Lighting the future: Some of the members of the team that won this year's Best Research Project with Export Potential, (from left) senior lecturer Michel Malengret, Caxton Magogre and Clinton Slabbert.
MICHEL Malengret, senior lecturer in the Department of Electrical Engineering at UCT, and his team of electrical engineering Masters students and engineers recently won the Technology and Human Resources for Industries Programme (THRIP) excellence award in the category of Best Research Project with Export Potential for their project on phase converters and specialised converters. The project competed for the award with 350 others nationally.
THRIP aims to increase local industry's global competitiveness by stimulating the development of technology and appropriately skilled people.
The National Research Foundation (NRF) manages the programme, which is a joint venture between industry, government, research organisations and higher education.
According to Malengret, the projects, which involve power electronics and renewable energy, i.e. stand alone converters, grid-connected solar, wind and fuel cell converters have already been exported to England, India, Italy, France and Syria.
â€œWe have a high invertor technology which is on par with world standards. The technology is suitable for converting electricity and matching the load to the supply and doing this as efficiently as possible. The direct result of that is a South African based industry in the field of renewable energy and power electronics,â€ explains Malengret, adding â€œand what makes this project great is that it is a good balance between industrialisation and academic work, because you have students giving their input, having hands-on experience, and gaining experience from more senior engineers.â€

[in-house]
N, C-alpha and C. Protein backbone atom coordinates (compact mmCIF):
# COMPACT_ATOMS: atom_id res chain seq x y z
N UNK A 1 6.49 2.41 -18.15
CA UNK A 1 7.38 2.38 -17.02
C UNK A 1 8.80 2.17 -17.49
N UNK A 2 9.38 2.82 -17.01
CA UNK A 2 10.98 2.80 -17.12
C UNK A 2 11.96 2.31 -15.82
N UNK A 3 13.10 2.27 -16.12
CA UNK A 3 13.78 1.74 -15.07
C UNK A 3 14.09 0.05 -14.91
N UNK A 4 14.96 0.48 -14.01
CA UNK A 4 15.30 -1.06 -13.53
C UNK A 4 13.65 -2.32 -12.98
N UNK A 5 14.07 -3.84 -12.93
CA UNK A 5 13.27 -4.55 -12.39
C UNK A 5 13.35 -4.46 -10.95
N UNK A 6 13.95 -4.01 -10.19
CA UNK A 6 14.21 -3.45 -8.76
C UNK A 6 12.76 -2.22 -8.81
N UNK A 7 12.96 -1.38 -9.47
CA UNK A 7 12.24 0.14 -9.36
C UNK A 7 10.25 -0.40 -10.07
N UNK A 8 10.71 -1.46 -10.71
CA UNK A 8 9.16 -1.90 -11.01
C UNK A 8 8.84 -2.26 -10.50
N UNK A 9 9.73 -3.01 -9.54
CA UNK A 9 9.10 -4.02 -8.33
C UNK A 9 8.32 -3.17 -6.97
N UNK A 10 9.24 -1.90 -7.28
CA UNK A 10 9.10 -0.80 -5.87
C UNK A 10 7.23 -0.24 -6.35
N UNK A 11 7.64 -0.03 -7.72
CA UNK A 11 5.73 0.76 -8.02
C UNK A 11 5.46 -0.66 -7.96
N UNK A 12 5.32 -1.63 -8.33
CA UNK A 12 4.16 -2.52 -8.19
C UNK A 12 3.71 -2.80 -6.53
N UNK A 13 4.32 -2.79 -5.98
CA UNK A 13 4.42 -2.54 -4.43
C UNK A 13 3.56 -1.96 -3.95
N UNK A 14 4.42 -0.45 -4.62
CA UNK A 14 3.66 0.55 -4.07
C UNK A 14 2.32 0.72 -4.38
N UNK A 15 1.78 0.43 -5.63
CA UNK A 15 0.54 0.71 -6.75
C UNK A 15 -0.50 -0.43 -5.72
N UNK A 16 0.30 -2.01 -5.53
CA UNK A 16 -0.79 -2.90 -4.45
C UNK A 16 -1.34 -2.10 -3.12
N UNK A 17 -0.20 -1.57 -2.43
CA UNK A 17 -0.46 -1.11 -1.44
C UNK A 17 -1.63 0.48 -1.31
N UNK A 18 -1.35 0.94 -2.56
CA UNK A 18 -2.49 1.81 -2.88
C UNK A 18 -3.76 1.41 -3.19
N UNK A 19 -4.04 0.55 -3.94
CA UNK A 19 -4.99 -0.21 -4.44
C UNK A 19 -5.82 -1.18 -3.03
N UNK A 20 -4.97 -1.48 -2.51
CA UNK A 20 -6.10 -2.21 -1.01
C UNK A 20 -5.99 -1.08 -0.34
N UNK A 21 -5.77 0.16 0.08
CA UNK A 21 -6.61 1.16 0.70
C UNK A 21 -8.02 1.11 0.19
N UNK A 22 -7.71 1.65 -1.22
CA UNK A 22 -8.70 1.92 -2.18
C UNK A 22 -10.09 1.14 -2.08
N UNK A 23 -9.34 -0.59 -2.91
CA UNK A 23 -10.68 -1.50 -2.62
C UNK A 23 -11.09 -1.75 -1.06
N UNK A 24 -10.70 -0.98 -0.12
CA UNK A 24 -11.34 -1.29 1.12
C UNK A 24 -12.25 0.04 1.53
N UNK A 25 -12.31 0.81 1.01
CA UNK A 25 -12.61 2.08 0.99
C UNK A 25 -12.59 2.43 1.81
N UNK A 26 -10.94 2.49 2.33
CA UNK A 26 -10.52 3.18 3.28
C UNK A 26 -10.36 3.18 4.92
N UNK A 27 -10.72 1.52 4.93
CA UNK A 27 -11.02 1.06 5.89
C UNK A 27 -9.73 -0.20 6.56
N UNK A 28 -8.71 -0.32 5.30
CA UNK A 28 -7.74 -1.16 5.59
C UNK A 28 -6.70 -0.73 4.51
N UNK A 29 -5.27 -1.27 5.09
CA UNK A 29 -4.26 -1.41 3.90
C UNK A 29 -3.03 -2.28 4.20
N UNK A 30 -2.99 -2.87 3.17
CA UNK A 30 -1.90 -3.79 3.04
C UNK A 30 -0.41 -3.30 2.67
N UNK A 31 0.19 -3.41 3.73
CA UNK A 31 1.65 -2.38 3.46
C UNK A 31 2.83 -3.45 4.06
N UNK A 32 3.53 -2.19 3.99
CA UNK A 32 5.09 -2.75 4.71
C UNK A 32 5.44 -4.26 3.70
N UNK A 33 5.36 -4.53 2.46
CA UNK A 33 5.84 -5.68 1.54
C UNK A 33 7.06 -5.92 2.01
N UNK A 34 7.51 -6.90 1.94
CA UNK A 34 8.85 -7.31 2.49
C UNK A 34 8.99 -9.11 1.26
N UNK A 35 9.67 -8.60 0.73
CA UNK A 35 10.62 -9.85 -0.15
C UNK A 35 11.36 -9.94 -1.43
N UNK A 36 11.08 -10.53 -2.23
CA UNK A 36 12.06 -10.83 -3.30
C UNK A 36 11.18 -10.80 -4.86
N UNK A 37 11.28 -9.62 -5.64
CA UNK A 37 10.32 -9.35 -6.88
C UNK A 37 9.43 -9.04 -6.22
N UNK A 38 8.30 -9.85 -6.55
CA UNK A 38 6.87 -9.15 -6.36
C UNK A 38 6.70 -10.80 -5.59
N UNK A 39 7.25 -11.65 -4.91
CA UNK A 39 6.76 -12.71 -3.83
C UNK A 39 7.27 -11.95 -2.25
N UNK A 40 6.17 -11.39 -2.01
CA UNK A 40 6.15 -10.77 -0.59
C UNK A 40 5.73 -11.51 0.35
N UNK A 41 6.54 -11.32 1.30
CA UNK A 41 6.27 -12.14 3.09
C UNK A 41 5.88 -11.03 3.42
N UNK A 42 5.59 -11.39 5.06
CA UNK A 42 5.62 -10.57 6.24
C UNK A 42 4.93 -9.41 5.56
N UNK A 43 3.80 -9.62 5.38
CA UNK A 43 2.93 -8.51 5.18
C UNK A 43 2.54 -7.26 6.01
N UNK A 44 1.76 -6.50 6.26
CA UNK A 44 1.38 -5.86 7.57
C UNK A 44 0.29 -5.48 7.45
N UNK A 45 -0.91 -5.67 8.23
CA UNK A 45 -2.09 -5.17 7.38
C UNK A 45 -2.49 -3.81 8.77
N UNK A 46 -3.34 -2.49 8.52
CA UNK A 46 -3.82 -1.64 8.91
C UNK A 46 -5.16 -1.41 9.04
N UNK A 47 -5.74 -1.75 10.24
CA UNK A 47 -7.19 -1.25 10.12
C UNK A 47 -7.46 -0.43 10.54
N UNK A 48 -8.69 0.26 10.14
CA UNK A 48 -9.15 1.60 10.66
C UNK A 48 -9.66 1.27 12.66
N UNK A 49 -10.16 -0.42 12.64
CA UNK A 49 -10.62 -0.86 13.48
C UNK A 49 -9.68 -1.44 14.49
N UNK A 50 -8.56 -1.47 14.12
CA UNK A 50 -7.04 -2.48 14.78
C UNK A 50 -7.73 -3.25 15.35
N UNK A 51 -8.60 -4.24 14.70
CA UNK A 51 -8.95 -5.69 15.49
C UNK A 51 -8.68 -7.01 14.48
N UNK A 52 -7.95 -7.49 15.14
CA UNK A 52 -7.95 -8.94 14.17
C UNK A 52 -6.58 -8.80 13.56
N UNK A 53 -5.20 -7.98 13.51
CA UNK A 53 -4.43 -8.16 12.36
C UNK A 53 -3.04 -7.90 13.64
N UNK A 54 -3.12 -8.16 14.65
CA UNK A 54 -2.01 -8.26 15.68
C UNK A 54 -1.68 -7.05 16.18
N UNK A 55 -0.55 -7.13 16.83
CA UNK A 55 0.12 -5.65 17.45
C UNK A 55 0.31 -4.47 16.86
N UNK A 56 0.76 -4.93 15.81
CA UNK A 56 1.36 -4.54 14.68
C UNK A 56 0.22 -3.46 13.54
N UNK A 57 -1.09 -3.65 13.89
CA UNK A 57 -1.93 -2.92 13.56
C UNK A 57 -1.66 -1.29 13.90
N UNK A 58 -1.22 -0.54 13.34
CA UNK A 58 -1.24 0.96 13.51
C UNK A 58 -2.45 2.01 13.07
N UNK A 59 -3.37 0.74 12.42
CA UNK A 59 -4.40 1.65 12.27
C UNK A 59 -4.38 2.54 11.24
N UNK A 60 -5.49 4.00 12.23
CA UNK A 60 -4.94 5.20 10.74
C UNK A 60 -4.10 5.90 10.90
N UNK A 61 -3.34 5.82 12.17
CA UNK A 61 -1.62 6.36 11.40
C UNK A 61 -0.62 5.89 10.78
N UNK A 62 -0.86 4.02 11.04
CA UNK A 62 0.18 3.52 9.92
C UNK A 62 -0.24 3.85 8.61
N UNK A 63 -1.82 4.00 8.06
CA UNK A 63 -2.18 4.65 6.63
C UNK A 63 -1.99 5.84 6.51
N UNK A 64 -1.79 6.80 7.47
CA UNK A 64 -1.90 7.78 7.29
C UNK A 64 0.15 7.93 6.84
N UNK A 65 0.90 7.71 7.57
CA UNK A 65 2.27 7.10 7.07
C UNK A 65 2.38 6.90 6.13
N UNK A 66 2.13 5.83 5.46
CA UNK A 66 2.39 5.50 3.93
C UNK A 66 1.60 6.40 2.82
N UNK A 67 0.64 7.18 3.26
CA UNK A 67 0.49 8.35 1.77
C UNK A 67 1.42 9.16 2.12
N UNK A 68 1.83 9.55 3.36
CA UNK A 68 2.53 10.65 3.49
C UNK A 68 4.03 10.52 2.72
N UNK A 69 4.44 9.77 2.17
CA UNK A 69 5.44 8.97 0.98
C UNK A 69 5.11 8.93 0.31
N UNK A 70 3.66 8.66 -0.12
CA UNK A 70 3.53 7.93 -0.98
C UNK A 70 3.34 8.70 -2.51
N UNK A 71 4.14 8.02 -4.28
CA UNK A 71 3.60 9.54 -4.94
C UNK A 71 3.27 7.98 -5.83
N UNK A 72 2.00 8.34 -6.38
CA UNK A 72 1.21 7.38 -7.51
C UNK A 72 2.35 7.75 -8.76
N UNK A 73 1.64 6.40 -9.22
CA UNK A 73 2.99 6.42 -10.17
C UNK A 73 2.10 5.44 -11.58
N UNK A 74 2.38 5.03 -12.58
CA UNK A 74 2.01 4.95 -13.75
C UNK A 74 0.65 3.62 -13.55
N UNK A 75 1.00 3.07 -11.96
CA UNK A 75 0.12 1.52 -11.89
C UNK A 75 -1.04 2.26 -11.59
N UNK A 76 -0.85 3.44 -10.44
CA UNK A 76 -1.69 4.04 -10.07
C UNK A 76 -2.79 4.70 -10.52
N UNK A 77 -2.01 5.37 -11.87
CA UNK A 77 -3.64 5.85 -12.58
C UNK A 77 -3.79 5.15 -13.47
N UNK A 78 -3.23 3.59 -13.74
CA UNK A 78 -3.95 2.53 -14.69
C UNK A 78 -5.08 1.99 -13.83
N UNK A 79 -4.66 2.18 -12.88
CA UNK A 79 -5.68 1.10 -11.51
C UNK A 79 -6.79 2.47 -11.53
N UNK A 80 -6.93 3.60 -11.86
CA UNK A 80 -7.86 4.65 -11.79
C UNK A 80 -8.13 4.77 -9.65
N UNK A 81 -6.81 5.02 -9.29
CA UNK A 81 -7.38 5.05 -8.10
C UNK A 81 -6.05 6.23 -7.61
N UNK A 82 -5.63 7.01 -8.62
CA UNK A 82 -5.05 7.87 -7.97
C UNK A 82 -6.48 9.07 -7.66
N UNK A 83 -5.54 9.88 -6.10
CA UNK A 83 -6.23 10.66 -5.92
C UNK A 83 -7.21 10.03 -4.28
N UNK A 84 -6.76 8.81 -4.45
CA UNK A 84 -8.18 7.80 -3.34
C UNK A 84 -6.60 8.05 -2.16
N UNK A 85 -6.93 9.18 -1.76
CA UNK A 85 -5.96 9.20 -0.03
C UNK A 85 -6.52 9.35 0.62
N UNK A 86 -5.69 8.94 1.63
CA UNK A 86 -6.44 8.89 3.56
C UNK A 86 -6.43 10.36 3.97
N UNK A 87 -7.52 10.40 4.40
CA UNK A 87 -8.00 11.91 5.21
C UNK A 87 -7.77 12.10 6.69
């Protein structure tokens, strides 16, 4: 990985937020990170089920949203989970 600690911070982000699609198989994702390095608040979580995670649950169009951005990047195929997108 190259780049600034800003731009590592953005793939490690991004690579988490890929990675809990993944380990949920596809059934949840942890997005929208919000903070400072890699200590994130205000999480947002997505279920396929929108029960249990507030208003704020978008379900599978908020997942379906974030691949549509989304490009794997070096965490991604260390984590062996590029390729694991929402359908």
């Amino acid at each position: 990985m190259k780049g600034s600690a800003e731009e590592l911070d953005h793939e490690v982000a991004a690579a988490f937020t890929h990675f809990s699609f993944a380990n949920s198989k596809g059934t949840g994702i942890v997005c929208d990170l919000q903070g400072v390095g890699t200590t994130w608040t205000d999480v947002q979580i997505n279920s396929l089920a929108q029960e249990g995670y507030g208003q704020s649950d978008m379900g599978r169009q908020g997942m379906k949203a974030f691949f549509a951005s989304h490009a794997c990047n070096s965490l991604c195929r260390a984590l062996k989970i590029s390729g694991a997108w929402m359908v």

The team's many projects are supported by various corporations like Eskom and MLT Drives.
Malengret says that in the past, his team developed converters, which were used by Eskom to supply electricity to over 1000 rural schools in South Africa. The converters were provided to the various contractors that were installing solar panels on at schools and some clinics in remote areas.
â€œWhat happens is that the invertor takes electricity from the batteries and converts it to 230 volts AC, as we normally have in the mains of buildings in urban areas.â€
Malengret explains that their project is making a significant contribution to the South African renewable energy industry. â€œIt could soon also become effective in areas where an Eskom electrical grid already exists because renewable sources of electrical energy can be fed into the national grid and can then be supplied anywhere.
â€œWith a grid-connected invertor you don't just supply your local area with renewable energy but excess energy can be passed to other consumers further a field. We actually put it into a grid so it can supply people further a field.
This is known as distributed generation where electricity can be supplied from local sources and distributed widely, hence offering peak demands of other consumers,â€ he concludes.